Last year, the Austrian engineering firm IAT21 set out to construct a flying machine that floated like a hummingbird, traveled as fast as a jet, was as quiet as a hot-air balloon, and was simple enough that a car mechanic could repair it. The company’s working prototype, called D-Dalus, is roughly five feet by three feet square and can lift about 100 pounds. But the size and lift are not what’s most impressive. A flying machine with no airfoil, rotor or jet propulsion can travel where most cannot: in very tight spaces and through terrible weather.
The craft’s four rotors spin at 2,200 rpm, and six blades attached to carbon-fiber disks create directional thrust. The blades act as mini airfoils, their angle of attack constantly shifting in relation to rotation. For vertical lift, a blade’s leading edge rises away from the center of the disk at the top of its rotation and toward the center of the disk at the bottom [pictured], creating a pressure differential.
Existing bearings were unable to withstand 1,000 Gs of force between the carbon-fiber disks and their blades and still deliver some degree of maneuverability. Engineers at IAT21 developed their own bearings, shaped like metal barrels, that hold up to the force better than spheres (think: arches) but can still roll enough for the blades to move.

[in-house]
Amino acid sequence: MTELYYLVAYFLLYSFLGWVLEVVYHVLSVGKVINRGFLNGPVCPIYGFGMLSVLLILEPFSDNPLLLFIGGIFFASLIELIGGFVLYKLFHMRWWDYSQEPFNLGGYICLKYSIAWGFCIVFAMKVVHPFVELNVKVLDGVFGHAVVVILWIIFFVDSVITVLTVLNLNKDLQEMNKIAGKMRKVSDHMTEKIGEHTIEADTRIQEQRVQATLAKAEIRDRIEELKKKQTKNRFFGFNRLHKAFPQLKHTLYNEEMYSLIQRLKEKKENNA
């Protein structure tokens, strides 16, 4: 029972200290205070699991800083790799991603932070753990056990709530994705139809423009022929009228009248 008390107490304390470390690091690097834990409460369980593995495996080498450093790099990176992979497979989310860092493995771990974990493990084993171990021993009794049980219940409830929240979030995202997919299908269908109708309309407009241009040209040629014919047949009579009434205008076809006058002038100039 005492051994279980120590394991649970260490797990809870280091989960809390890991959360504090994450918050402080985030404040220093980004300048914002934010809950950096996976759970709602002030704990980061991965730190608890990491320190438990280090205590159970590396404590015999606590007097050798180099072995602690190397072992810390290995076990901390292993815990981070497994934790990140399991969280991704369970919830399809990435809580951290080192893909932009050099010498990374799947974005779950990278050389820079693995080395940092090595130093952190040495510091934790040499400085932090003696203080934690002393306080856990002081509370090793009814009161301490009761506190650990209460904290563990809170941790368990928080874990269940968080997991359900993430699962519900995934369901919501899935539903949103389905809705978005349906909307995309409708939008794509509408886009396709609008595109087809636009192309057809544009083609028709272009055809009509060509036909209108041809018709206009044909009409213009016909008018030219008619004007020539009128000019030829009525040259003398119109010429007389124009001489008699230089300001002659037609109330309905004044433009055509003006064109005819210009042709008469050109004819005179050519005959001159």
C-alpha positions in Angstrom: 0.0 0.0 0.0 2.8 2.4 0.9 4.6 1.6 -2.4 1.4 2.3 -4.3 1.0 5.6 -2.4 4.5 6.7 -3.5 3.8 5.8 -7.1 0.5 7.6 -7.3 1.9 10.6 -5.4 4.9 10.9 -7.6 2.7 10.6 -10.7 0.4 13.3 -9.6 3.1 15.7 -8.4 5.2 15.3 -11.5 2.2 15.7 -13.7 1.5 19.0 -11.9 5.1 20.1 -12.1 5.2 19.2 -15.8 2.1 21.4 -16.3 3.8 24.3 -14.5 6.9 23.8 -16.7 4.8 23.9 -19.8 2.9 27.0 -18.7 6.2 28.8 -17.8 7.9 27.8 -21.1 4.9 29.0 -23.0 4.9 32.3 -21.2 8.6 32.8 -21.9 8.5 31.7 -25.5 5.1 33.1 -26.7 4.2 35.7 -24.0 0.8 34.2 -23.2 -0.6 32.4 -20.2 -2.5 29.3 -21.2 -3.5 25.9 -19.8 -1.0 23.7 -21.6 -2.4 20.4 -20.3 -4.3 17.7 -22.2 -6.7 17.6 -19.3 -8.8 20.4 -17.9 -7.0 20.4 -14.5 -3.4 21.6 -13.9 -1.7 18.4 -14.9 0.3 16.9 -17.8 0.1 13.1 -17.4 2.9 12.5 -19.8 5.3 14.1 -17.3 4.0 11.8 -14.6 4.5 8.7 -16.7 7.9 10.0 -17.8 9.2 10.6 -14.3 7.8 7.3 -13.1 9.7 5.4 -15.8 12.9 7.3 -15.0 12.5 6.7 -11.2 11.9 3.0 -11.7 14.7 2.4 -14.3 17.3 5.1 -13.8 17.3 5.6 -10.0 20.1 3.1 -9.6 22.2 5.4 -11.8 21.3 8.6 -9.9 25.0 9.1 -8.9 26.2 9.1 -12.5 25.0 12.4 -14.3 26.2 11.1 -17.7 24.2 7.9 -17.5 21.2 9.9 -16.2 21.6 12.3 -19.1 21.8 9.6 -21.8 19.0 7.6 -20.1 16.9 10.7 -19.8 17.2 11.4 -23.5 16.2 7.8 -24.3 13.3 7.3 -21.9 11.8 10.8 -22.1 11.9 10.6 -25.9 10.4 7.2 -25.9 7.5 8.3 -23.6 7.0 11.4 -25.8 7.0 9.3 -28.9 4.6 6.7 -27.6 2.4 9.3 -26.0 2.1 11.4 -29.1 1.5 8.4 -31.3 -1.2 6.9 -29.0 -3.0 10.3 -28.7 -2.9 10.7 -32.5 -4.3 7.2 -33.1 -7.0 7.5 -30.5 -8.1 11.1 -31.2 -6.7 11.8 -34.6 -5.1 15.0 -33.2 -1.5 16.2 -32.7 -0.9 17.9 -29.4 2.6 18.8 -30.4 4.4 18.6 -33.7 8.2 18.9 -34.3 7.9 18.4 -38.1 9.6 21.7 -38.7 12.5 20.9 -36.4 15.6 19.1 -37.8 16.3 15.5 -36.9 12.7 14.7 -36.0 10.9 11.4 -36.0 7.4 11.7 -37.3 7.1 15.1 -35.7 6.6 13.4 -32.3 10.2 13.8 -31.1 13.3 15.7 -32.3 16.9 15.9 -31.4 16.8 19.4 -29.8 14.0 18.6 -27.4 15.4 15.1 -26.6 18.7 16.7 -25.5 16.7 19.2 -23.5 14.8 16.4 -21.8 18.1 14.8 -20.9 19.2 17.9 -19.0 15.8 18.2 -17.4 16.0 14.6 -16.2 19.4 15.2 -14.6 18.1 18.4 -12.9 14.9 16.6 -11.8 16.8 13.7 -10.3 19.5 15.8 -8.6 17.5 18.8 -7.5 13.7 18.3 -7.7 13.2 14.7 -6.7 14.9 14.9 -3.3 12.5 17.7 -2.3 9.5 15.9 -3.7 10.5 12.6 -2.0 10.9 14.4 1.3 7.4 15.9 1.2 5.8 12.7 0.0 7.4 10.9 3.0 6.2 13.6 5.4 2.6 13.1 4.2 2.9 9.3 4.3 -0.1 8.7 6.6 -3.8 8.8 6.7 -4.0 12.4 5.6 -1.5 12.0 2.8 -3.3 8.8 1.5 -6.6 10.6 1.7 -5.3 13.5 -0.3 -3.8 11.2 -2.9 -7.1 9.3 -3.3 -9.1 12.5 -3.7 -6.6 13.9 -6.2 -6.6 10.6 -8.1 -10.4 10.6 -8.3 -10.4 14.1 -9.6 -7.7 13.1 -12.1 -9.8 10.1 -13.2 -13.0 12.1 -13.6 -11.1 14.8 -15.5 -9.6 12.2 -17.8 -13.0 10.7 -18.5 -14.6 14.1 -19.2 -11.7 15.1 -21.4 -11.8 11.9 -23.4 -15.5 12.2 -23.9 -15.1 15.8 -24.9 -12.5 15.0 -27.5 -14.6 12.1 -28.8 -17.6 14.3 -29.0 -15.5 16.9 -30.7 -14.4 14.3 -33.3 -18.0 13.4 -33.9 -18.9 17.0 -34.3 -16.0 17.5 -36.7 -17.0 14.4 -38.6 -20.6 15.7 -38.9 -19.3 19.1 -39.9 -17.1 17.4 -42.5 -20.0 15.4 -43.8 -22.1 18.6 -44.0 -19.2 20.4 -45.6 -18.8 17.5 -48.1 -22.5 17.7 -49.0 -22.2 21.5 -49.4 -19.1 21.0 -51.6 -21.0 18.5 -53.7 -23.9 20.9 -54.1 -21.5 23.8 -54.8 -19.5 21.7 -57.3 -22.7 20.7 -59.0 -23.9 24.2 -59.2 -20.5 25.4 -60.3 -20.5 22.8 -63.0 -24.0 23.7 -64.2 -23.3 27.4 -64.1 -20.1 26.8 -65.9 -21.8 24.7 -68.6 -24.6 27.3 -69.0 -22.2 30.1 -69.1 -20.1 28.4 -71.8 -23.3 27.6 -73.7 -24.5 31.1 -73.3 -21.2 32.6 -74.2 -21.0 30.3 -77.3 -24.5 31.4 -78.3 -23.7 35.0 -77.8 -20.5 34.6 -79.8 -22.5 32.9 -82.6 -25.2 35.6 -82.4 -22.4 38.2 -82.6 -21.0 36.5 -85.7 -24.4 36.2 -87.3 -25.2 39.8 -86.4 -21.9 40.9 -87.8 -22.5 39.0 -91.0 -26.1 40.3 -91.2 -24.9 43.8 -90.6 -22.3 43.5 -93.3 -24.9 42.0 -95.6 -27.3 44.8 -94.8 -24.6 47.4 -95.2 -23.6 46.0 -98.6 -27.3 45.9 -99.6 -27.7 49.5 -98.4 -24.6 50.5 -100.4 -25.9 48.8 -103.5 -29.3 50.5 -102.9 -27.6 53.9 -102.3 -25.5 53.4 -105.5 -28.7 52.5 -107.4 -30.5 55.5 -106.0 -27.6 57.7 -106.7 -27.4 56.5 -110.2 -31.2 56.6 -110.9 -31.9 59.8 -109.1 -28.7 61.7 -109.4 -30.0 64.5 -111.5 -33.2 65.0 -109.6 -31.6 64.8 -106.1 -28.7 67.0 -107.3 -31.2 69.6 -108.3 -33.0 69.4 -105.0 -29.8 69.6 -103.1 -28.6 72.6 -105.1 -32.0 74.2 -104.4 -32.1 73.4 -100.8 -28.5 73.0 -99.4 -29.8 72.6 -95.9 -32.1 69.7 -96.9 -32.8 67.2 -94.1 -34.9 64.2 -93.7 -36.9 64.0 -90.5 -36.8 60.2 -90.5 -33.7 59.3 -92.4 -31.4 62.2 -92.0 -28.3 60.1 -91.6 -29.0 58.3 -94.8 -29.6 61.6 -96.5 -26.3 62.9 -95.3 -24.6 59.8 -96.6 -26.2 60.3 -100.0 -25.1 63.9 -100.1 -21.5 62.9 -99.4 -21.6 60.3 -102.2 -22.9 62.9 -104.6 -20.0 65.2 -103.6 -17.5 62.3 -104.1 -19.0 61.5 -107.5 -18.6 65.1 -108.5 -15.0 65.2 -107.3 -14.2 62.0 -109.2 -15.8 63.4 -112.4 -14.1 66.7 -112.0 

In Greek mythology, Daedalus /di:dəlɪs/ or /dɛdəlɪs/ (Ancient Greek: Δαίδαλος, meaning "clever worker"; Latin: Daedalos; Etruscan: Taitale) was a skillful craftsman and artisan. He is the father of Icarus and Iapyx and the uncle of Perdix.
Daedalus is first mentioned by Homer as the creator of a wide dancing-ground for Ariadne. He also created the Labyrinth on Crete, in which the Minotaur (part man, part bull) was kept. In the story of the labyrinth Hellenes told, the Athenian hero Theseus is challenged to kill the Minotaur, finding his way with the help of Ariadne's thread. Daedalus' appearance in Homer is in an extended simile, "plainly not Homer's invention," Robin Lane Fox observes: "he is a point of comparison and so he belongs in stories which Homer's audience already recognized." In Bronze Age Crete, an inscription da-da-re-jo-de has been read as referring to a place at Knossos, and a place of worship.
In Homer's language, objects which are daidala are finely crafted. They are mostly objects of armour, but fine bowls and furnishings are daidala, and on one occasion so are the "bronze-working" of "clasps, twisted brooches, earrings and necklaces" made by Hephaestus while cared for in secret by the goddesses of the sea. Wikipedia
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